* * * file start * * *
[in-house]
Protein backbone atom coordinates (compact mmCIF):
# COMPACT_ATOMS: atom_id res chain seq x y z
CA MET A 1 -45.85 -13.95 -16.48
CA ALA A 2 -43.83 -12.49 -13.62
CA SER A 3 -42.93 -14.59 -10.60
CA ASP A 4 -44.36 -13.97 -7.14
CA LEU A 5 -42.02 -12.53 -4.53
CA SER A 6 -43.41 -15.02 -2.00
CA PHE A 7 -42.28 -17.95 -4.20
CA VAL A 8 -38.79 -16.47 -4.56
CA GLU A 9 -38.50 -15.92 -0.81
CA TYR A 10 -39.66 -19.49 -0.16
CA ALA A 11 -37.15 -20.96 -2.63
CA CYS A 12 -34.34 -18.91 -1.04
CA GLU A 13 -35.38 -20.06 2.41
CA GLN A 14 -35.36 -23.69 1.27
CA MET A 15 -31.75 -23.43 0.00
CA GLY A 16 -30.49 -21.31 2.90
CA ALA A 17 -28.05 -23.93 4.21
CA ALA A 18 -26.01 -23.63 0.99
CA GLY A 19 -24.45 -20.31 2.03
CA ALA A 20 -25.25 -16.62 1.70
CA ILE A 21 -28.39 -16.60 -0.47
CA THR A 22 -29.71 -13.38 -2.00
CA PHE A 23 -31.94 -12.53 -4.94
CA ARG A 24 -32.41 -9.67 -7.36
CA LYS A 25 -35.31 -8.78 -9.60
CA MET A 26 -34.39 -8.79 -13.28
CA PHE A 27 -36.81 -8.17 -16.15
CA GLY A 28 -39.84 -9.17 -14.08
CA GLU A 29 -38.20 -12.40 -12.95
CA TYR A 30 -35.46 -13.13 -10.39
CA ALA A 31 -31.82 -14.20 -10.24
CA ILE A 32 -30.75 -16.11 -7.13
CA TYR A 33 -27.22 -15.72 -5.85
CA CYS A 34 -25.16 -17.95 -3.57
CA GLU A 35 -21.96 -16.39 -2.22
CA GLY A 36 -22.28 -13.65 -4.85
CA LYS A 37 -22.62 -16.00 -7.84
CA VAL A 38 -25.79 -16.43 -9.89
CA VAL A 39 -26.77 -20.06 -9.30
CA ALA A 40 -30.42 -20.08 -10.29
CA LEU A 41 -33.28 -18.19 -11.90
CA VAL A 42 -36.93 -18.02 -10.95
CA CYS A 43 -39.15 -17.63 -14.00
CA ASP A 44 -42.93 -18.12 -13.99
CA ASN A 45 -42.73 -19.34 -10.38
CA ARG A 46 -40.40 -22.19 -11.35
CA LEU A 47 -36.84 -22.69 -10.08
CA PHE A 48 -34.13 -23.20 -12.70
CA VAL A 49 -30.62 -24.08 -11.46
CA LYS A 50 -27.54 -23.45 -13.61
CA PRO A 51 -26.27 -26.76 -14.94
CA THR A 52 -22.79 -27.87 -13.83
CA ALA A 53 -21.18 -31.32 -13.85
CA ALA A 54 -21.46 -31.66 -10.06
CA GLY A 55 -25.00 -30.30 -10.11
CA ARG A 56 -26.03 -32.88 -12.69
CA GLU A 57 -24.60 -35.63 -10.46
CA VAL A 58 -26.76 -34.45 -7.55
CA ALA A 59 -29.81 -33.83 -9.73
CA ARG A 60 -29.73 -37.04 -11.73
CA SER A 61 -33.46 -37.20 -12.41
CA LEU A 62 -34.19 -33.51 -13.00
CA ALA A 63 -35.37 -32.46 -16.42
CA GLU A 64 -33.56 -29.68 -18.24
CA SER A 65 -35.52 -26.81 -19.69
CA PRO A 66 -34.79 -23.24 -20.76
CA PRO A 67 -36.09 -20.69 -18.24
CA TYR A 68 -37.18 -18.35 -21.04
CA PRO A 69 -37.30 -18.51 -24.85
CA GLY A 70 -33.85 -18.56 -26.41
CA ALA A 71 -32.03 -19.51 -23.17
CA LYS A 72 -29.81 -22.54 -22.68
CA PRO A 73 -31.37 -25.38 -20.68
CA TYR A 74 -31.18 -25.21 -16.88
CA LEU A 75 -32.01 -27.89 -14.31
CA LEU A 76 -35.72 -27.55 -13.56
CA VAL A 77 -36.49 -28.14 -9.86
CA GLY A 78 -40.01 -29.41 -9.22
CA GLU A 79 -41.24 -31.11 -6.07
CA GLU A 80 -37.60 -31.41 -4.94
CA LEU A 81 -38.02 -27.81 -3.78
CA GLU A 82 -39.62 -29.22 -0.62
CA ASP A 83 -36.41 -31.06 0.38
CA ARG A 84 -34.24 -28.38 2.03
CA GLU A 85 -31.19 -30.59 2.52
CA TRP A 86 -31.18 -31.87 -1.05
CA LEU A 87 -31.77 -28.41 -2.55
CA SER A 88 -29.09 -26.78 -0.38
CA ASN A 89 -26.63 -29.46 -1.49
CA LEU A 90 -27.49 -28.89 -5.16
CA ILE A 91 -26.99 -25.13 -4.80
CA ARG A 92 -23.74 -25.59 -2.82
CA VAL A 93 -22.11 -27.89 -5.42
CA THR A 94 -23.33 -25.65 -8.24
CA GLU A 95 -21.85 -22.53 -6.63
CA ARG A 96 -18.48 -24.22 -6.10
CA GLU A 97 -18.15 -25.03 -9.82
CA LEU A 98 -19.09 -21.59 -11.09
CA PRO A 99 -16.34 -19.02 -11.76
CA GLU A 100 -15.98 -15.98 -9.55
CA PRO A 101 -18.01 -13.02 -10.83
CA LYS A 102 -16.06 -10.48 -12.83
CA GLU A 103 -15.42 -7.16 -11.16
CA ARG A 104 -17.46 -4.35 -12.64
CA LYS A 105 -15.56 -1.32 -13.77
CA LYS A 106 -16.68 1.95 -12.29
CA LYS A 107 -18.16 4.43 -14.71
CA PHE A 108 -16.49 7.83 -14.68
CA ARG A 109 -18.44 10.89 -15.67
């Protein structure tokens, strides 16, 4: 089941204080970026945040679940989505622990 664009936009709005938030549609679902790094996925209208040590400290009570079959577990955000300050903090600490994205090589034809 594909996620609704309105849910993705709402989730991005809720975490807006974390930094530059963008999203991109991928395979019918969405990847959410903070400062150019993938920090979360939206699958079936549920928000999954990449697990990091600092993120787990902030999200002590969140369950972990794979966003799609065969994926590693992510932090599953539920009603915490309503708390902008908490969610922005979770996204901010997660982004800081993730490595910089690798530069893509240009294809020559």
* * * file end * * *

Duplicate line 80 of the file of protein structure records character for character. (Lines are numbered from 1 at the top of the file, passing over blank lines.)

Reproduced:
CA VAL A 77 -36.49 -28.14 -9.86